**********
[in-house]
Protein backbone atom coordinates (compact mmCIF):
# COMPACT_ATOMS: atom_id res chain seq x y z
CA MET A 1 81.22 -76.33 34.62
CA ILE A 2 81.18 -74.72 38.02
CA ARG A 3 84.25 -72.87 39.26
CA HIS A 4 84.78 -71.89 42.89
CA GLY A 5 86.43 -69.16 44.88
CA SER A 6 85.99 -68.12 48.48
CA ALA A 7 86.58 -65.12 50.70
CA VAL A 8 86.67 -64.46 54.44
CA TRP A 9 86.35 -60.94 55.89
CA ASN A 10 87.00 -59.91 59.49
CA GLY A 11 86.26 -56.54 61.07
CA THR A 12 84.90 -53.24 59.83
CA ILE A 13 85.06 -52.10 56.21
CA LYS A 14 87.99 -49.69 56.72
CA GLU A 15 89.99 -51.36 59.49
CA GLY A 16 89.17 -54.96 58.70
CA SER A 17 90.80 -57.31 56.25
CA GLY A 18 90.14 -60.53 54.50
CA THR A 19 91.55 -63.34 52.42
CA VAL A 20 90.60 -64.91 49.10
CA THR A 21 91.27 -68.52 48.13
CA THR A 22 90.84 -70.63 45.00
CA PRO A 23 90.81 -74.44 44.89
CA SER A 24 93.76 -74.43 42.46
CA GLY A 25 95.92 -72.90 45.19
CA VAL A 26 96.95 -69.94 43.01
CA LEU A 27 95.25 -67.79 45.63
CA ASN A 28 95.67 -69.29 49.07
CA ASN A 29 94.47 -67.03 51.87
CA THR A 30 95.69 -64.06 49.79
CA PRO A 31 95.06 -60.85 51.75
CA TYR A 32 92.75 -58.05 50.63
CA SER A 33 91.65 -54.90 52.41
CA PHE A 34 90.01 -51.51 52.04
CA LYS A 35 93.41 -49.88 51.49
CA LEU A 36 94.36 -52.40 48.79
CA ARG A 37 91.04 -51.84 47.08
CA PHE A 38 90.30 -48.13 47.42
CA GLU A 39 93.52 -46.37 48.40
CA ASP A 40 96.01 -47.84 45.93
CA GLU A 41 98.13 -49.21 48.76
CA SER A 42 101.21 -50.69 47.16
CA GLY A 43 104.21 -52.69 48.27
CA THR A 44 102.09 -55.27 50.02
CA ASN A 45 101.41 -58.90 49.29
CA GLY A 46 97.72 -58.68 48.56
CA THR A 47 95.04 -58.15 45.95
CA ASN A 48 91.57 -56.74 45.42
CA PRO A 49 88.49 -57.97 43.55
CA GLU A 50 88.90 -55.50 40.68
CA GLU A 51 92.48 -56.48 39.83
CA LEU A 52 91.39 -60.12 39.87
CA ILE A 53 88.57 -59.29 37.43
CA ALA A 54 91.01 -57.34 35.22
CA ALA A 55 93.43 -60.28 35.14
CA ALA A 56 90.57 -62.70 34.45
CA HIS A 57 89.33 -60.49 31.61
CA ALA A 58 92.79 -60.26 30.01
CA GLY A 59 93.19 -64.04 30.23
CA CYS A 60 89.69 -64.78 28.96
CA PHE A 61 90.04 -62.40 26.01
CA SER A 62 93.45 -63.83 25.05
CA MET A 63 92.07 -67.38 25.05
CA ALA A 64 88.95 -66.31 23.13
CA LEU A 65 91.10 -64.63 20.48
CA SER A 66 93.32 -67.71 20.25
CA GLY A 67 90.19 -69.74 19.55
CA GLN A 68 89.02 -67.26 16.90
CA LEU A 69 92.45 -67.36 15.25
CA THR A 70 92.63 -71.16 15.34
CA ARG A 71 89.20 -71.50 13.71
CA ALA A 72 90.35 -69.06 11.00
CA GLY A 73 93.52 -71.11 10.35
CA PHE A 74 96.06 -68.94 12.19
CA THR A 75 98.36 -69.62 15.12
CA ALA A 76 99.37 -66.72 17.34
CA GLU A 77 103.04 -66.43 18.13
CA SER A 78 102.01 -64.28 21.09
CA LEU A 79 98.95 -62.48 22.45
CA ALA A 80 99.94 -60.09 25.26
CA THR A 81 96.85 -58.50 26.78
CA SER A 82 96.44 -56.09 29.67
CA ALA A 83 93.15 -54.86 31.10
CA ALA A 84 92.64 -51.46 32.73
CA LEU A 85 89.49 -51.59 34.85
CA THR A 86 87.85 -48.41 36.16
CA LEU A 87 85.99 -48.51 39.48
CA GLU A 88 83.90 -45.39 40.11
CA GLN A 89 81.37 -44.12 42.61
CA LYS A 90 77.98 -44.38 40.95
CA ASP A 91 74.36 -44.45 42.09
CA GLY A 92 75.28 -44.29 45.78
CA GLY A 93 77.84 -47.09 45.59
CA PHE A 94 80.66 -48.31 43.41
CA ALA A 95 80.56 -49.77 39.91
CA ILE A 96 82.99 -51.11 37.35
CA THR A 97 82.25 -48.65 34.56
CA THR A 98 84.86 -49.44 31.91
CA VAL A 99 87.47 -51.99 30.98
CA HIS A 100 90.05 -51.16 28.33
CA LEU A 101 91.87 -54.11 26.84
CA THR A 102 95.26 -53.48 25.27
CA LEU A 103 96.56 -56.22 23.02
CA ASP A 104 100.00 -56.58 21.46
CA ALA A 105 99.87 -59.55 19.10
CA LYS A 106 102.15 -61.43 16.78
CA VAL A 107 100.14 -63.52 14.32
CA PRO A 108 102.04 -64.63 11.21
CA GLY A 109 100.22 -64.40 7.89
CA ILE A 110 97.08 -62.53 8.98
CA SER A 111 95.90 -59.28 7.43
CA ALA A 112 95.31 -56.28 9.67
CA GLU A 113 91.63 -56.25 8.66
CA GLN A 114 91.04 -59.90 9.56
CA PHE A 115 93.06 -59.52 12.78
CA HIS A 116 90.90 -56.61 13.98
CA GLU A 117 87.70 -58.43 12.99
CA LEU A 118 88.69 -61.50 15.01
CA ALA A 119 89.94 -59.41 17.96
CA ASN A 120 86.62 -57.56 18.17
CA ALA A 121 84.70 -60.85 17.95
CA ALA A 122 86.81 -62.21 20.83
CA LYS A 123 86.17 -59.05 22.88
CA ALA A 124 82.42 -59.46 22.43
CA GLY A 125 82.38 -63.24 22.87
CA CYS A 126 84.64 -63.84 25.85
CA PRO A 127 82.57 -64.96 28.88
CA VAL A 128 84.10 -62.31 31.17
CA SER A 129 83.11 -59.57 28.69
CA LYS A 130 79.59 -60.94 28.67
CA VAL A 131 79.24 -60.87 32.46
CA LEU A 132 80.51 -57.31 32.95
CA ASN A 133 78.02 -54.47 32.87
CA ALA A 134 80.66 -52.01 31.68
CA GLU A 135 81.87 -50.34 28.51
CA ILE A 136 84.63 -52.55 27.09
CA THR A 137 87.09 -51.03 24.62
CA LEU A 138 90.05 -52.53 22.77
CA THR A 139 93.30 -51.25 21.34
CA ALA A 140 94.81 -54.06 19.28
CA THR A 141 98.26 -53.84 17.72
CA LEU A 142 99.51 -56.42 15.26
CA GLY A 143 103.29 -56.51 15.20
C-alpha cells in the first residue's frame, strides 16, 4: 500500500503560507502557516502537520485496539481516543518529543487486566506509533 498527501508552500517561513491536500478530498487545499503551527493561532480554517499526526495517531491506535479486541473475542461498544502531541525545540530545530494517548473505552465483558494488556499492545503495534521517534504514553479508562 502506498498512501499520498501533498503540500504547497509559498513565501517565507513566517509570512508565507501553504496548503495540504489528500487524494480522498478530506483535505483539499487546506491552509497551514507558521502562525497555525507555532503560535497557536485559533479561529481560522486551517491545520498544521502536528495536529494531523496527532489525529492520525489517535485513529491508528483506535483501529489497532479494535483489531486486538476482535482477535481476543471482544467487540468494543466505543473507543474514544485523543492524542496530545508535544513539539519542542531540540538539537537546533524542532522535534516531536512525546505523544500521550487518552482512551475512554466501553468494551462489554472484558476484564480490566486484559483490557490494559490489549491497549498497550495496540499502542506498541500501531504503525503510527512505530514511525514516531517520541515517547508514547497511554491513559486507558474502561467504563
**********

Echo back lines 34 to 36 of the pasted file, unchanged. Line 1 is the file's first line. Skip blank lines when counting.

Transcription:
CA PRO A 31 95.06 -60.85 51.75
CA TYR A 32 92.75 -58.05 50.63
CA SER A 33 91.65 -54.90 52.41